This holiday season, Faith Hope Consolo, chair of retail sales and leasing at Prudential Douglas Elliman, predicts that retail sales will increase by nearly four percent.
On Black Friday alone, sales increased by a record 6.6 percent, with stores opening several hours early and the country slowly slipping out of recession. “The retail rebound has been so big,” Consolo said. “I don’t think it’s going to stop.”
At a Women’s Special Interest Group event Consolo hosted on Monday, during the ICSC’s annual New York conference, panelists from Brooks Brothers, GameStop, Toys ‘R Us and CVS agreed that more products will move off the shelves than last year, and national chains will continue to expand.
“If Black Friday was any indication, we’re on for a very special holiday season,” said Kathy Self, chief of real estate at Brooks Brothers.
The company’s strategy: build relationships with customers long before the holidays, by emphasizing value and quality service.
“We’ve never been big into deep discount,” Self told a crowd of about 325 women (and a scattering of men) gathered in a ballroom at the New York Hilton. “If you do it one year, you have to do it every year.”
For discount-minded shoppers, Brooks Brothers operates a couple of outlet stores, at places like Woodbury Commons and the Jersey Gardens Mall. And when the company does hold sales, it’s for short periods of time. “We’ll offer 40 percent off for 48 hours on category killers like cashmere sweaters,” Self said.
To supplement its loyal customer base with new shoppers, the company has opened stores in China, Mexico, and South America. Once familiar with the brand, the logic goes, foreigners are more likely to stop at Brooks Brothers when they travel to the States.
And by introducing a line of children’s clothing, including an entire store devoted to the school-age set on Madison Avenue, “we not only have grandma and grandpa, we have the youngsters,” Self said.
The introduction of new products has also helped boost sales at GameStop, another popular spot for holiday shopping. The video game retailer, which has subleased a handful of storefronts once occupied by Blockbuster, began offering android tablets just in time for the rush of Christmas shoppers. “We’re trying to keep up with new technology,” said Marc Summey, GameStop’s senior vice president of real estate and development.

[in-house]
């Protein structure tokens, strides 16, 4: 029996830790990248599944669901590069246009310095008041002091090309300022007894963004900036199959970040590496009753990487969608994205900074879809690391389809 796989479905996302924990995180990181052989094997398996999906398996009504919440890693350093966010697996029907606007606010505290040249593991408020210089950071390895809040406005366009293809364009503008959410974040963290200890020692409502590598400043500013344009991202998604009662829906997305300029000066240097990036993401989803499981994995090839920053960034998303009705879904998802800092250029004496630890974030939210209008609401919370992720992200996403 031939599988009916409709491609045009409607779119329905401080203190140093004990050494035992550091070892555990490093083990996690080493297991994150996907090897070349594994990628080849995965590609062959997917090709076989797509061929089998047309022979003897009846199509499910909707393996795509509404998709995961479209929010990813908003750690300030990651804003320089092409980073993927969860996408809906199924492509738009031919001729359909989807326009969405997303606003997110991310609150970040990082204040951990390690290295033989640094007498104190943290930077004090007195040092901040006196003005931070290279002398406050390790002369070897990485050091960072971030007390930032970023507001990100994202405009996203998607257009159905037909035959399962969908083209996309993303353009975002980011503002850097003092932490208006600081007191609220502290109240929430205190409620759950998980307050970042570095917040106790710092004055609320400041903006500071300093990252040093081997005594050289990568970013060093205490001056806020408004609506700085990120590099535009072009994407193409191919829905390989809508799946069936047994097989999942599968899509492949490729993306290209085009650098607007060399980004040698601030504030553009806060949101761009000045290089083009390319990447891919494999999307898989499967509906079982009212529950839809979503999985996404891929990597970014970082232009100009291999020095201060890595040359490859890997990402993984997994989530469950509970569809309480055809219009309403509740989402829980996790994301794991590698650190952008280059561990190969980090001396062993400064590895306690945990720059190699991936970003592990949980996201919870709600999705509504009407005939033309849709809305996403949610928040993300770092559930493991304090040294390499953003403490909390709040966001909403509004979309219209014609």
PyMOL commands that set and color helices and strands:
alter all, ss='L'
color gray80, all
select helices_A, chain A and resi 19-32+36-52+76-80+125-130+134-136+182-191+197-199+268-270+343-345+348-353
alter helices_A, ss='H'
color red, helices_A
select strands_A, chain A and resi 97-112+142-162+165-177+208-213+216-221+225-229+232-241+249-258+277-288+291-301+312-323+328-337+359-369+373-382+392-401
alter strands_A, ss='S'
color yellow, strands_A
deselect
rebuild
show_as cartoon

The company has also been adjusting to a shifting buyer profile. The average video-gamer is now 35 years old, and women are purchasing games in greater numbers than before. “The Wii Fit is now marketed to women,” Summey said.
Accordingly, the company launched a female leadership council for its employees, and has seen a rise in the number of women managing stores.
Toys R Us, too, has been embracing change, adding in-store pickup centers for online shoppers. “It caters to moms in a hurry, though we hope she stays and shops,” said David P. Picot, senior vice president of property development at Toys R Us. Storewide, common purchases this year include the LeapPad, which Summey calls “an iPad for kids.”
After operating 600 pop-up stores last December, the company has cut back on leasing temporary space. “We’re focused on mall and outlets, built-in shopping destinations,” Picot explained.
Stores are taking a new shape, too. Rather than eyeing big-box spaces as large as 60,000 s/f, Toys R Us is opening outposts as small as 30,000 s/f. And the company is giving a boost to its Babies R Us brand, selling products for infants at every major location. 250 new baby stores opened this year, Picot said, and many of them are staffed with women that new mothers can relate to.
Like Toys R Us, CVS is growing, adding 50 stores each year. “During the recession, we had an opportunity for rent reductions,” said Angela Franklin, the company’s regional director of real estate.
At its urban outposts, which have lately been placed in residential neighborhoods just off of major destinations like Times Square, CVS introduced yogurt, salads, and other food products for on-the-go shoppers.
The chain also expanded its medical component in recent years, said Franklin, who kicked off her career at CVS in the pharmacy department. Following a merger with Caremark Rx in 2007, CVS introduced “minute clinics” staffed by nurses and physicians assistants, who provide vaccinations and treatment for common illnesses.
Over the next month, however, customers are more likely to be found in the beauty or electronics aisle, picking up Christmas gifts.
“They’ll go to the pharmacy side when they get the bills in January,” Consolo joked.